Without Sakurai, it was perfectly natural to be concerned if HAL could recapture the magic of the most beloved Kirby title, especially when considering their output by 2008. Yes, Canvas Curse was a near-masterpiece that captured even non-Kirby fans, but only because it was an oddball deviant from the standard formula. Squeak Squad and The Amazing Mirror were outsourced to ex-Capcom devs, and even under HAL's supervision they were greeted with a less-than-stellar reception. This isn't even mentioning how HAL's attempt to forge a Kirby Super Star successor--that is, the game that would eventually become Kirby's Return to Dream Land--was currently languishing in the depths of development hell.
As we've long since known, there's no cause for concern, since this remake is the best Kirby game since the original Super Star itself. That it's freakin' Super Star grants it an unfair advantage perhaps, but that it holds the title at all confirms the soul of the SNES original is alive and well on the DS. And that's no small feat: to successfully retrain what made the original--beloved by many as the single greatest Kirby game--all the while respectfully building upon where Sakurai left off speaks volumes about HAL's success.
So with that in mind, where DO we start? Reviewing the classic subgames' transition? The new games built upon those old games, gleefully expanding a product that advertised itself as being multiple games in one? How the orchestra-styled music sounds now? What the new music sounds like? How the wireless local multiplayer holds up?
Whether or not it still makes me dream?
The graphics it is, then. Whereas Adventure's 8-bit aesthetic had to be reinterpreted for the Game Boy Advance, Super Star's plush, delectable sprites provide a perfect base for this remake to build itself upon. While the conversion's not perfect, we're given a great first impression through three steps. Remember: the top shot's the original, while the remake's the bottom one.
The opening that stole our hearts back in 1996--a gorgeous combination of pre-rendered models and the Mode 7 graphics--has now been reimagined into a fully 3D-animated sequence. In fact, all the sprite-based cutscenes from the original are now portrayed in 3D thanks to the ActImagine Video Codec. While a tad grainy, Ultra's initial display wows us with a far more picturesque display, complete with landmarks and scenery ripped straight from Super Star's backgrounds. Accompanied by the familiar bombastic opening score, we're already mired deep in nostalgia.
Kirby no longer dons his festive Beam hat for the title screen logo, but he's still smiling, so that's okay. The CGI title hasn't aged gracefully, so we're given a much more lush version via spritework. Note the new file select: Japanese fans and Kirby fanatics like me are treated to buttons made of Paulownia wood, which was the motif for Kirby Super Star's Japanese box art (as anyone who's read the Kirby's Dream Collection booklet knows, Japan uses Paulownia wood to store valuables). The portraits still echo the last sub-game you played, but Kirby's neutral, faded expressions portray a stunning nostalgic contrast to his leftward expressive countenances. When accompanied by the ever-soothing Save Hut music, its sentimental essence is multiplied twicefold.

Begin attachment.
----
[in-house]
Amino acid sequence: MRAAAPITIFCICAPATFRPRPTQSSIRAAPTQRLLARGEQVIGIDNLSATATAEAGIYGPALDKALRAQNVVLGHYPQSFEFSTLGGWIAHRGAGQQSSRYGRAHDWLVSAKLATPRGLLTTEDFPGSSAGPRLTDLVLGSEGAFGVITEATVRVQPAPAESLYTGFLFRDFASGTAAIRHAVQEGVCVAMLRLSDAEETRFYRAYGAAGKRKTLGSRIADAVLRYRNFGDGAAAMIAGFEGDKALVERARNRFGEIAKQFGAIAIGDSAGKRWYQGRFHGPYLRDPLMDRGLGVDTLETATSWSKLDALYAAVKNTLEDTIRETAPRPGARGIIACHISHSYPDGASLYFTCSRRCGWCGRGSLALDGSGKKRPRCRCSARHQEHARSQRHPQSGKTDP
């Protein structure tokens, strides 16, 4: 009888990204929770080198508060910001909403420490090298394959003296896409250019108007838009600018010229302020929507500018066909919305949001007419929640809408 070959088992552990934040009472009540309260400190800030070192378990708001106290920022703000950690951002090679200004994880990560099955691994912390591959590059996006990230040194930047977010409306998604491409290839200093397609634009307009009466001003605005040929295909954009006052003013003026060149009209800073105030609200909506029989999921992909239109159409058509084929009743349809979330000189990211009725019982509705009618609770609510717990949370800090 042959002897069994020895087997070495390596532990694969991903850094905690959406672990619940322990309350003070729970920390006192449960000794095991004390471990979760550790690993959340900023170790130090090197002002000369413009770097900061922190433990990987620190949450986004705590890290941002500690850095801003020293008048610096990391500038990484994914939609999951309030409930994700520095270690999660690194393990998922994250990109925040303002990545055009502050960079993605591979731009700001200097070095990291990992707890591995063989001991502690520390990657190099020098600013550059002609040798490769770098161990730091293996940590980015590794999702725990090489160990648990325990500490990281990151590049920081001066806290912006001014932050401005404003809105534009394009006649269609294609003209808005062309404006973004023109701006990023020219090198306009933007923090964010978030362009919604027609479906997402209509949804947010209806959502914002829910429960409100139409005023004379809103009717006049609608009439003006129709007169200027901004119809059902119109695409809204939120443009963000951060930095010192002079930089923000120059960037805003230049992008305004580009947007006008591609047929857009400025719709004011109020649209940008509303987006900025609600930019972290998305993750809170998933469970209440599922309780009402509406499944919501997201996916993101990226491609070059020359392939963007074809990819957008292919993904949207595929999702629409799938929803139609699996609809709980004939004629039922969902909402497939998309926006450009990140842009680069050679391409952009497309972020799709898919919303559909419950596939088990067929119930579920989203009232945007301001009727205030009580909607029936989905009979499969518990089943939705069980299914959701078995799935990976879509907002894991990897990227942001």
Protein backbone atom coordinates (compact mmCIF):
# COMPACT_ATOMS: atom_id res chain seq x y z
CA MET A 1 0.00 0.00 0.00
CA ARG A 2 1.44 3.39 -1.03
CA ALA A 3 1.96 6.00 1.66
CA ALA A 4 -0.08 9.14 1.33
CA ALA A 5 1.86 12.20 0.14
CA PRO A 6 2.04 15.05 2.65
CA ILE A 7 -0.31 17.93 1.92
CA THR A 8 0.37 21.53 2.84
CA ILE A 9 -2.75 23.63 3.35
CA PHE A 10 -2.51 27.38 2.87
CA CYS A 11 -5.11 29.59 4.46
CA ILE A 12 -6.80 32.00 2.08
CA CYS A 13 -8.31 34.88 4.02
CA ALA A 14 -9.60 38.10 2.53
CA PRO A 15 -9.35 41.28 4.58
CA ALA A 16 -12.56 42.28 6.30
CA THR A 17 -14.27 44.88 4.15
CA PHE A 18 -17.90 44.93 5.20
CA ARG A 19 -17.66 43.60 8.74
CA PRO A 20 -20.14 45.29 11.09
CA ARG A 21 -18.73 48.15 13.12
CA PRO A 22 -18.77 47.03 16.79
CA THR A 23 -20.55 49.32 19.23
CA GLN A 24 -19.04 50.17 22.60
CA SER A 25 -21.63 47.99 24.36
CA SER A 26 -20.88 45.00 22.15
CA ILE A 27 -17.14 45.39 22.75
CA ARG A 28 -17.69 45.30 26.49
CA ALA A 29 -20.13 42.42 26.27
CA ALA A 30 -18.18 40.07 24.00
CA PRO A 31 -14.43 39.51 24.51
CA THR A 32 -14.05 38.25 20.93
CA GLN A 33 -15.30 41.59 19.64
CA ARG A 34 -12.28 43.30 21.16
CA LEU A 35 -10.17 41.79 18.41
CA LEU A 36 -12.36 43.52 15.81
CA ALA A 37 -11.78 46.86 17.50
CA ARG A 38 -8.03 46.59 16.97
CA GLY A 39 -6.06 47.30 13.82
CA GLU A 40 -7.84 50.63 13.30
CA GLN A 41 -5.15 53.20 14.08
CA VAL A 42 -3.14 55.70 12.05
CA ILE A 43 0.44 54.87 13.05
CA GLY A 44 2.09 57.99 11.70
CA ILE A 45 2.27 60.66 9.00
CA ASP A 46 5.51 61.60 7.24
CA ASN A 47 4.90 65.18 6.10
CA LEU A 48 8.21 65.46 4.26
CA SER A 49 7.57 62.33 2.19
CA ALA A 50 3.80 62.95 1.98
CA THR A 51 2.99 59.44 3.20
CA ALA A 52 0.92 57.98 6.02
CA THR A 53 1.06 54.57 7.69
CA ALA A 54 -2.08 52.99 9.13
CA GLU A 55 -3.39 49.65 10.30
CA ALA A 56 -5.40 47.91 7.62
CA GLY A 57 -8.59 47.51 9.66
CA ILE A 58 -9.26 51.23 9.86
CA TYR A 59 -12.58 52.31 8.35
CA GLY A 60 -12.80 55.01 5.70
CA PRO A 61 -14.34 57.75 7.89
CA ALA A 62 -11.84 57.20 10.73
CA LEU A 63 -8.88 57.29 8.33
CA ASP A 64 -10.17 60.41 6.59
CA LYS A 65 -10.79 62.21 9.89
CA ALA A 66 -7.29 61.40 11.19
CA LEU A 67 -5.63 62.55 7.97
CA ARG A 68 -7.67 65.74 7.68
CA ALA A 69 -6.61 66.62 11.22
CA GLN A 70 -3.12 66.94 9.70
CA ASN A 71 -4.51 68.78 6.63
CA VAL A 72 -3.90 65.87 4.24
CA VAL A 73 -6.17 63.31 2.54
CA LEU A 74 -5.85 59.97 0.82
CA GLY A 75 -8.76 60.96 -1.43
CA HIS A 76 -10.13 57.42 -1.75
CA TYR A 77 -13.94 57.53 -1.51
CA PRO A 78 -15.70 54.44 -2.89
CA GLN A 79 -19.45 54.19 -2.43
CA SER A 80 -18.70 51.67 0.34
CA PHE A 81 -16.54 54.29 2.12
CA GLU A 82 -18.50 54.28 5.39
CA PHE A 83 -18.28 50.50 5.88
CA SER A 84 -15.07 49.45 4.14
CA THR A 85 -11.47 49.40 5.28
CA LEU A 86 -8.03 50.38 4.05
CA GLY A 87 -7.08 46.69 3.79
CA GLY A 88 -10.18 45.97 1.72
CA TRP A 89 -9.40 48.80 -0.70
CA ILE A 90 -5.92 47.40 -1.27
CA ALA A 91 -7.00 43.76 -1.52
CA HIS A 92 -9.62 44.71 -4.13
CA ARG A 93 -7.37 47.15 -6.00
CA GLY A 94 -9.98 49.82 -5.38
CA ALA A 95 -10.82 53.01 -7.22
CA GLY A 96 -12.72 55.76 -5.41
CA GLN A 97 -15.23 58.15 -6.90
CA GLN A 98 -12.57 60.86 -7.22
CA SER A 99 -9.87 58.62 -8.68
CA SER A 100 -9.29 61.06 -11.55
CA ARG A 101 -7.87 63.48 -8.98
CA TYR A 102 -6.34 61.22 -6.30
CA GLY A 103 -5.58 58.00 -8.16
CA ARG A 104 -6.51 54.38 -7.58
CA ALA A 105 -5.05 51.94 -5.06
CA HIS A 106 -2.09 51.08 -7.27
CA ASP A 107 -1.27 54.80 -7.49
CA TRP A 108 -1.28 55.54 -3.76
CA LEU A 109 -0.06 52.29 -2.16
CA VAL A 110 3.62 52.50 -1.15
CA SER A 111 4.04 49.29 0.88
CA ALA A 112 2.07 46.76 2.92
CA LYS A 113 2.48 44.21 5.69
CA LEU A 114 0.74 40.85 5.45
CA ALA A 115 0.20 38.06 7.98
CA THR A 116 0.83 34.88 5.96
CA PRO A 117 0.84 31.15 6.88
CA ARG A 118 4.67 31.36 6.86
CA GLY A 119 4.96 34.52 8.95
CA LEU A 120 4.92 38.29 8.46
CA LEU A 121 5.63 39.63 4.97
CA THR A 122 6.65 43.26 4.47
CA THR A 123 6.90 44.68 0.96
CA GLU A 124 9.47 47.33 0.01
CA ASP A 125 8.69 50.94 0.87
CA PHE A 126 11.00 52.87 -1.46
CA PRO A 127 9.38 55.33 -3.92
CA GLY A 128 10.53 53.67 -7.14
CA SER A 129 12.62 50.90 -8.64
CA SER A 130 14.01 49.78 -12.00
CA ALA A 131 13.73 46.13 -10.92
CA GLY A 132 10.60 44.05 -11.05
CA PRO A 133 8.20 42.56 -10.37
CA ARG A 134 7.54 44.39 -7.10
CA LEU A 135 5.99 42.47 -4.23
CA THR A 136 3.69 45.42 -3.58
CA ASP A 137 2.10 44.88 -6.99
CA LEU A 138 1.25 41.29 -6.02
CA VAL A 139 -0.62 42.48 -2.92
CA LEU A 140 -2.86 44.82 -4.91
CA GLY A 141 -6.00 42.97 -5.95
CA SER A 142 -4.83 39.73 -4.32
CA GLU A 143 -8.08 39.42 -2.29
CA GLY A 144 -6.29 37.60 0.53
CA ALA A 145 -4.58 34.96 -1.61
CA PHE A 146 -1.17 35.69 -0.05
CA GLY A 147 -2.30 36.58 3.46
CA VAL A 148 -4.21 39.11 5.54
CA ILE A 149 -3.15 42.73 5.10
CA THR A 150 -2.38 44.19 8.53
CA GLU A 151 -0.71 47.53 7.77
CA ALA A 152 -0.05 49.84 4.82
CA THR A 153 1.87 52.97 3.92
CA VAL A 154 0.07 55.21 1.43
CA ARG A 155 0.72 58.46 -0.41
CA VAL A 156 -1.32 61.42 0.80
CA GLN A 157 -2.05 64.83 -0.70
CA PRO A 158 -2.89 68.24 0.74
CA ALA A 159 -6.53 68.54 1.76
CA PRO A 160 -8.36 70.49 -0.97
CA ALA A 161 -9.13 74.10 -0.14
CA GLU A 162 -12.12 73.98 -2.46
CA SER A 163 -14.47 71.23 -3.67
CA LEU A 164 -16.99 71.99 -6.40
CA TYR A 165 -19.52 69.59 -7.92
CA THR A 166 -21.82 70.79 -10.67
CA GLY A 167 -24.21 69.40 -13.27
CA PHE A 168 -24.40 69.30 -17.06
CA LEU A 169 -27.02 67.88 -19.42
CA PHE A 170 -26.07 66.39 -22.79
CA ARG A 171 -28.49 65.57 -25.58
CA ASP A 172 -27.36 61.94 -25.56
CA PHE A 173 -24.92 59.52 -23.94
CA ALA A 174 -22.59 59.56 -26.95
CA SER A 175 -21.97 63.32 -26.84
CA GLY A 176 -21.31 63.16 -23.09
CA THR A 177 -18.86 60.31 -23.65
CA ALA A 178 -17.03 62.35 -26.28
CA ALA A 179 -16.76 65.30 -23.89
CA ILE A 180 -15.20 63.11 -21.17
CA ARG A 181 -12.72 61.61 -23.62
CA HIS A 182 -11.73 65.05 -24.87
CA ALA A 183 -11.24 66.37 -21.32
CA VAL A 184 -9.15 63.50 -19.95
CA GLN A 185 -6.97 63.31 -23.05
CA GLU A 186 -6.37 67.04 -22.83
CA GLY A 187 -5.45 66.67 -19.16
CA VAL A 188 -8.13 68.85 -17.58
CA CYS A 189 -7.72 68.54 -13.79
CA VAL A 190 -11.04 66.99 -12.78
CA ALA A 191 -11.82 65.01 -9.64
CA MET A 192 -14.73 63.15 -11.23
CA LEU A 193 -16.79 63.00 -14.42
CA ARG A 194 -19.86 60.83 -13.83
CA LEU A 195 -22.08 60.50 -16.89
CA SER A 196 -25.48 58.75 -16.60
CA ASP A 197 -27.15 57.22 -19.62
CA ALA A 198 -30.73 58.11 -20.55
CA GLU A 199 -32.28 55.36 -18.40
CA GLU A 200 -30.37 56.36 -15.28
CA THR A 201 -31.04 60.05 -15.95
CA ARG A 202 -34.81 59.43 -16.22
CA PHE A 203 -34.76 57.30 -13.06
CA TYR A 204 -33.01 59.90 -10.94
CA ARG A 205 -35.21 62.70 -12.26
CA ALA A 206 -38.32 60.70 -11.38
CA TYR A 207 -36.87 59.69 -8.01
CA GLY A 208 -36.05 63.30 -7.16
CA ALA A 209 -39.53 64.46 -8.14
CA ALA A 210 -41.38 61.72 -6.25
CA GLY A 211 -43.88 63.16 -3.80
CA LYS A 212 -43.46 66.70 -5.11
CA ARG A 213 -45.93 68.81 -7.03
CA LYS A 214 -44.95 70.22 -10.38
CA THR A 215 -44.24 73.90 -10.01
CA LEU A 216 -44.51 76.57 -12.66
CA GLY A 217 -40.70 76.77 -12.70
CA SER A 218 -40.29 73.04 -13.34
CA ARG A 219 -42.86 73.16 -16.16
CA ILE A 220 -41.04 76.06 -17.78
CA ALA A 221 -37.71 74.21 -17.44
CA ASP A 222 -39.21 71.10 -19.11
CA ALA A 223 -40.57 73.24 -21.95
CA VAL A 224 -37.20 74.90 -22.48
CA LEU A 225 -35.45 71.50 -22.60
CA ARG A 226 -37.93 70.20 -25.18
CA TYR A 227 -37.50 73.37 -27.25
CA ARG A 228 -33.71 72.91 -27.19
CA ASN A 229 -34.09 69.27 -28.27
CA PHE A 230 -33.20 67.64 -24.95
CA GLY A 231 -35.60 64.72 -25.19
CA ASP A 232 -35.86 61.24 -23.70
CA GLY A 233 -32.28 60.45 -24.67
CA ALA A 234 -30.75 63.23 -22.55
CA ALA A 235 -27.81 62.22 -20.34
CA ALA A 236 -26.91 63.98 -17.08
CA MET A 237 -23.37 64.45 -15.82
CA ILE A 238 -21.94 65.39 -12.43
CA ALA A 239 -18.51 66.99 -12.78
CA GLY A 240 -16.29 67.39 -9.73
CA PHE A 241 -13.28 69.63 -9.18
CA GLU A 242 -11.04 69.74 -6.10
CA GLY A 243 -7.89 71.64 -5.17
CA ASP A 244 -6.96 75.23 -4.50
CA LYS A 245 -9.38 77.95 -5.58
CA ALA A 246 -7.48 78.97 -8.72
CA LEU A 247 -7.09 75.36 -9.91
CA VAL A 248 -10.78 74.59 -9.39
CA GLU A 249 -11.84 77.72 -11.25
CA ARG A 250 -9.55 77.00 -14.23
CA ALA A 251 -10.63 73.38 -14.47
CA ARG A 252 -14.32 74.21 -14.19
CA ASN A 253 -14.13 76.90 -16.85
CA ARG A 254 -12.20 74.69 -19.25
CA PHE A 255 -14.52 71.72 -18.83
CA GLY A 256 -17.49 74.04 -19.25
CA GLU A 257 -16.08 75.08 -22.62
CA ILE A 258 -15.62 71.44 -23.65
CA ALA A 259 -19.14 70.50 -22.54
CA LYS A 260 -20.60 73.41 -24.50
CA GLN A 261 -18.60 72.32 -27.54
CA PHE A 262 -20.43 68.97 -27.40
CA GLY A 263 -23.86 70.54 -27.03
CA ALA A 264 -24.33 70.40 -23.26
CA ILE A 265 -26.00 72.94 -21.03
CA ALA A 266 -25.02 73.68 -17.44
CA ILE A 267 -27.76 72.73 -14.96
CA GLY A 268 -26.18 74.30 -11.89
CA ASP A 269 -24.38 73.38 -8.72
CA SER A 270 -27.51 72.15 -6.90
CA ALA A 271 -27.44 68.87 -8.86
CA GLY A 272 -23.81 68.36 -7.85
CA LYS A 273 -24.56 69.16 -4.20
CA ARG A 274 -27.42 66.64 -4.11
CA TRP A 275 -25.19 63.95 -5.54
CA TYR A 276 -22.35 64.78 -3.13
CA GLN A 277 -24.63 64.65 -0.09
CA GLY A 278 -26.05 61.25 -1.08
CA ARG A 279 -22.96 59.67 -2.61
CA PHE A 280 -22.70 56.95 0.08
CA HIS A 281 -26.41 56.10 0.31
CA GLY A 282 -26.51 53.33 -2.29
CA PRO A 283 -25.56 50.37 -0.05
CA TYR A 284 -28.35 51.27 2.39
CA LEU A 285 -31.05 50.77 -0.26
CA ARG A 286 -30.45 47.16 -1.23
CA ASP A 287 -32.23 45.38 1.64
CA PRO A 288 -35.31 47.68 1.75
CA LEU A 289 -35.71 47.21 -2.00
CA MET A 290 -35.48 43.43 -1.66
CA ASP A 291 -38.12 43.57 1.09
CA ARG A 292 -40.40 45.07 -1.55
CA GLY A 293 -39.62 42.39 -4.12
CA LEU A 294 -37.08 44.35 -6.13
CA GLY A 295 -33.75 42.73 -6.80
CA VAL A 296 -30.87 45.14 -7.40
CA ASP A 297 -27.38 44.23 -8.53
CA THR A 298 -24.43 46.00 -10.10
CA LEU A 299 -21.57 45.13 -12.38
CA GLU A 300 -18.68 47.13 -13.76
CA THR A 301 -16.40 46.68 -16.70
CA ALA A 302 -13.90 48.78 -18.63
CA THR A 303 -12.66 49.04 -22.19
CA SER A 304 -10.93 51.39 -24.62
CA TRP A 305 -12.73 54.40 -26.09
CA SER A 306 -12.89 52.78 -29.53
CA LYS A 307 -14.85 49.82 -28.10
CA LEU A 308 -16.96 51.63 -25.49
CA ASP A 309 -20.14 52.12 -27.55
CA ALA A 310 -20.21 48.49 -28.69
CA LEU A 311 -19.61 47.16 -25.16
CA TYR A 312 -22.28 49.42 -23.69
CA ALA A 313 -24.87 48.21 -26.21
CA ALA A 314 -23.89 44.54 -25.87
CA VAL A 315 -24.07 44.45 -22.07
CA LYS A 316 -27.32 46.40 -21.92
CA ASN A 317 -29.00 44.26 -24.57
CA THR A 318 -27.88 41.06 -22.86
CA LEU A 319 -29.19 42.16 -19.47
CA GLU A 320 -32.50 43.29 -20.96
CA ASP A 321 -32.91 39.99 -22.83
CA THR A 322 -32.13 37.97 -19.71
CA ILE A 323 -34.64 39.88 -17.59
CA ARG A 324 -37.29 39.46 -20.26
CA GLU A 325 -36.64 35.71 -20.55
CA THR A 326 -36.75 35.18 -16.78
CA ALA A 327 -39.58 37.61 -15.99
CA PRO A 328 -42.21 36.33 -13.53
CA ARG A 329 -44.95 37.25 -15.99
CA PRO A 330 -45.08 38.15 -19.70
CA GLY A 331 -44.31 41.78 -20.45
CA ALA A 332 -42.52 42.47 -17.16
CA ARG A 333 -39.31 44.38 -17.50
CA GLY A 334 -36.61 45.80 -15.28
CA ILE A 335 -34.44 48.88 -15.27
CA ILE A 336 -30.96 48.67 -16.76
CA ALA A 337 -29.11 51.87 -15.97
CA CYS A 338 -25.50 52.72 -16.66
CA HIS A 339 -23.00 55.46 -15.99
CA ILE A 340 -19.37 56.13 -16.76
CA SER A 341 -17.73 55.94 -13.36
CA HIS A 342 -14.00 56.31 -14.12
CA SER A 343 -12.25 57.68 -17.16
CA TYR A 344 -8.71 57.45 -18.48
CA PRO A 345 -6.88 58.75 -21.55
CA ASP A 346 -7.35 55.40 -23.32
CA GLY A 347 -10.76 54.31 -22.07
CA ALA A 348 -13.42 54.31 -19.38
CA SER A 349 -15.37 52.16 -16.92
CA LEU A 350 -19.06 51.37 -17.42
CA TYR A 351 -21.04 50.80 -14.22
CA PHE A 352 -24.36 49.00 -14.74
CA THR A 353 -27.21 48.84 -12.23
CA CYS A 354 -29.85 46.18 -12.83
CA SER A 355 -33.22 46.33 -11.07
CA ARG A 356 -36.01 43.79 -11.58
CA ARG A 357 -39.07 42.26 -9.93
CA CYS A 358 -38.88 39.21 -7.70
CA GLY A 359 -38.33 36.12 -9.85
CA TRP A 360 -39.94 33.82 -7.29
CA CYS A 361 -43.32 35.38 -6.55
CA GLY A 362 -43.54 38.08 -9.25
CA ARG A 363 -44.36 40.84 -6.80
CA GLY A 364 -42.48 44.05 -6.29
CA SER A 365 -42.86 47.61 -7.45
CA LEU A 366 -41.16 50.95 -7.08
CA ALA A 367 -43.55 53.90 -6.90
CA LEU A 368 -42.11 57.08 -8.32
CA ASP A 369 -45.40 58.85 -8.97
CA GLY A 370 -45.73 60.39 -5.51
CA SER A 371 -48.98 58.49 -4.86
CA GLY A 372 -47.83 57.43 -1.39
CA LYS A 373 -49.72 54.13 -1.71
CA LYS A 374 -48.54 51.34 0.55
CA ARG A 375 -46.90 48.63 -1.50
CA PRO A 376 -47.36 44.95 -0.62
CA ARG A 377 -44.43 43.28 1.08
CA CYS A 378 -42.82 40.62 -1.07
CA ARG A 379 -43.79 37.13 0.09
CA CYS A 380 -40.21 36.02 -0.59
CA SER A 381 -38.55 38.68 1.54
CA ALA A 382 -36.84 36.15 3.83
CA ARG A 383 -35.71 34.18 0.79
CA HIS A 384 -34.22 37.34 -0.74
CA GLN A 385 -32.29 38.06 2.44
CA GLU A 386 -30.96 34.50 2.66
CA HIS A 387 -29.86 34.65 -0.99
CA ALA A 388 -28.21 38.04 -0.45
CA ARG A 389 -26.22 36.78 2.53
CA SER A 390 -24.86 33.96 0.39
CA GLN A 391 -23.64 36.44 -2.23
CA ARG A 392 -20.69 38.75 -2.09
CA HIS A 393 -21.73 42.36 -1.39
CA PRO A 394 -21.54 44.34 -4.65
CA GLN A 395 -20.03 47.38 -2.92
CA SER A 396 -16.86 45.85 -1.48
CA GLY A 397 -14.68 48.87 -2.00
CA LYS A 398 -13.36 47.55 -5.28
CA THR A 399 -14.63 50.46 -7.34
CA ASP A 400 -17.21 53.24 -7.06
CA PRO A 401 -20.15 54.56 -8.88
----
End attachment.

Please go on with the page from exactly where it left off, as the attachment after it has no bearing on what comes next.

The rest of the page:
The beloved cork board selection screen returns! It's not completely identical; namely, Kirby's antics aren't plastered all over the titles anymore, as HAL had to make room for all the new games. Whether it's better or not is up to preference, but that they chose to retain the cork board aesthetic is a great sign that HAL understood the project. Besides, I find the yellow border a much better complement than the original: an overly crassy green reminiscent of 90's Nickelodeon slime. A nostalgic slime, but still slime nonetheless.
So the stage is set for a perfect remake, right? Well, not so fast. Let's observe the actual game through comparison:
Like Nightmare in Dream Land before it, Super Star Ultra makes a wonderful first impression in its first level. The background has been completely renovated, echoing the original scenery with familiar stars and stripes of all sorts. Meanwhile, the foreground has been spruced up with such lavish detail that the original looks quite bare by comparison. Finally, the sprites aren't quite as plush as they were on the SNES; rather, they're upgrades from the Nightmare in Dream Land sprites used over the game's respective decade. For instance, a comparison between Kirby himself from both remakes reveals that he still has the same beady, heart-melting look.
Also note the wonderful use of the HUD. While practically gutted and squashed in Nightmare in Dream Land for the tiny GBA screen, the DS's two screens know not the meaning of "limits", for HAL took the liberty to decorate the HUD for every substantial sub-game. All are wonderfully detailed, and quite a few of these expertly utilize the touchscreen (namely Milky Way Wishes, which provides instant access to all Copy Abilities).
Gosh, I could just talk all day about how beautiful Spring Breeze is now. Just look at Float Islands' transformation: stars are now all the rage in the tropics, with large, multi-colored stars decorating everything from the sea, shells, and even the islands themselves. This is how you reimagine a level: by breathing new life with a visual motif common to the series, we already feel right at home. I wonder if they glow in the dark.
Then Dynablade happens, and, well...see for yourself.